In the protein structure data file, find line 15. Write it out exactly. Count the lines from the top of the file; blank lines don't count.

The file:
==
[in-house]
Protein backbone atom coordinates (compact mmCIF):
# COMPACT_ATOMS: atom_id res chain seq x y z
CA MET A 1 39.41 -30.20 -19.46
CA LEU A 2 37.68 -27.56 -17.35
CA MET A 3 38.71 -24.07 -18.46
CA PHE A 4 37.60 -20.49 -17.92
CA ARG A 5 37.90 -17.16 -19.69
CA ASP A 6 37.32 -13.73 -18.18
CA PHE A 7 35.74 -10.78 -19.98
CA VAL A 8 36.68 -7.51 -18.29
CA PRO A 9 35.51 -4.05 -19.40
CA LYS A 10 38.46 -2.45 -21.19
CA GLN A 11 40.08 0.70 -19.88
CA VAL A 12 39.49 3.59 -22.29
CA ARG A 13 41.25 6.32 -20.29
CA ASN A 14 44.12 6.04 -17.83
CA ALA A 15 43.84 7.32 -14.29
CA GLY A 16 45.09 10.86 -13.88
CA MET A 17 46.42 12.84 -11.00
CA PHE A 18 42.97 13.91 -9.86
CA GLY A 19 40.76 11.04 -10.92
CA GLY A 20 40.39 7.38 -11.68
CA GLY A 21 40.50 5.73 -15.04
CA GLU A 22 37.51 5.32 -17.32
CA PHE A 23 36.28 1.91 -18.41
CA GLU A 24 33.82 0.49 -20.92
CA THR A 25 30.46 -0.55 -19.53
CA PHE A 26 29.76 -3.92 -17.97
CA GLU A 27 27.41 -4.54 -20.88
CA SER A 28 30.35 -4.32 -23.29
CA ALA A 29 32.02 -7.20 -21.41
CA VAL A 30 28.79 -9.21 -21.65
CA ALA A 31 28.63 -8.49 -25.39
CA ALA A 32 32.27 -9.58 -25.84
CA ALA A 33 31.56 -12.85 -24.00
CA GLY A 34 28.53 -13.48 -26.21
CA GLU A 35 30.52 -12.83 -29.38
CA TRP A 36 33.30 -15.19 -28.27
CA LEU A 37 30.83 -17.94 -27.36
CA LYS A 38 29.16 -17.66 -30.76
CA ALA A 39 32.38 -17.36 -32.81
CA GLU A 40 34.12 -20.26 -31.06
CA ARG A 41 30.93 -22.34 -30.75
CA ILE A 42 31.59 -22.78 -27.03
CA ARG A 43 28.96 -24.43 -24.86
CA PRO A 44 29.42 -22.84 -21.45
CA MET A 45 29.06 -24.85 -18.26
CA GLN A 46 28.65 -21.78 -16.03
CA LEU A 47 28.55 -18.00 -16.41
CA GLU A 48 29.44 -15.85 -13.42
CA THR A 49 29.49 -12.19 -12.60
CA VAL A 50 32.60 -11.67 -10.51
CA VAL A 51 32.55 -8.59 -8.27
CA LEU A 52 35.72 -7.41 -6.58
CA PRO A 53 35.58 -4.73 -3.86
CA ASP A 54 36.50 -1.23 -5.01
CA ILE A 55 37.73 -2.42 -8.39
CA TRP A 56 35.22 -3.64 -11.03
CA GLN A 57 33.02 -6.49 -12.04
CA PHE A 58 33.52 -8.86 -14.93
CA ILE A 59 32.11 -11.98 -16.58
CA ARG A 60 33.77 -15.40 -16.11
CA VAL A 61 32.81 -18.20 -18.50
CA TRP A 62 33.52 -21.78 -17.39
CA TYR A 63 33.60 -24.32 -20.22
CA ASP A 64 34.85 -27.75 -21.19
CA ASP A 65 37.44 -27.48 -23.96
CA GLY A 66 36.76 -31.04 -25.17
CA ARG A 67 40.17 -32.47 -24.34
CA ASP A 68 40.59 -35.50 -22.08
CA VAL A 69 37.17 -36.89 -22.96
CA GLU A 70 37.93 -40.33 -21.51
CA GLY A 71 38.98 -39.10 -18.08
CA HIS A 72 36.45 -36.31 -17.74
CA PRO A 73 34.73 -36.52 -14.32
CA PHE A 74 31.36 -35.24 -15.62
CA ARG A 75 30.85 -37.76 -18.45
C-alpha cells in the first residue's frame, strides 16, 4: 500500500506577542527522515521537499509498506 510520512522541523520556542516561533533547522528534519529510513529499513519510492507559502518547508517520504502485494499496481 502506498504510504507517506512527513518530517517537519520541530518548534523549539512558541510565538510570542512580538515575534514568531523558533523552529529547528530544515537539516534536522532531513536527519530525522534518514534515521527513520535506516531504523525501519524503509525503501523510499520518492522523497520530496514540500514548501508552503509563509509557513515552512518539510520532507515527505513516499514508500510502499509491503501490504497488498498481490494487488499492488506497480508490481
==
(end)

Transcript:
CA VAL A 12 39.49 3.59 -22.29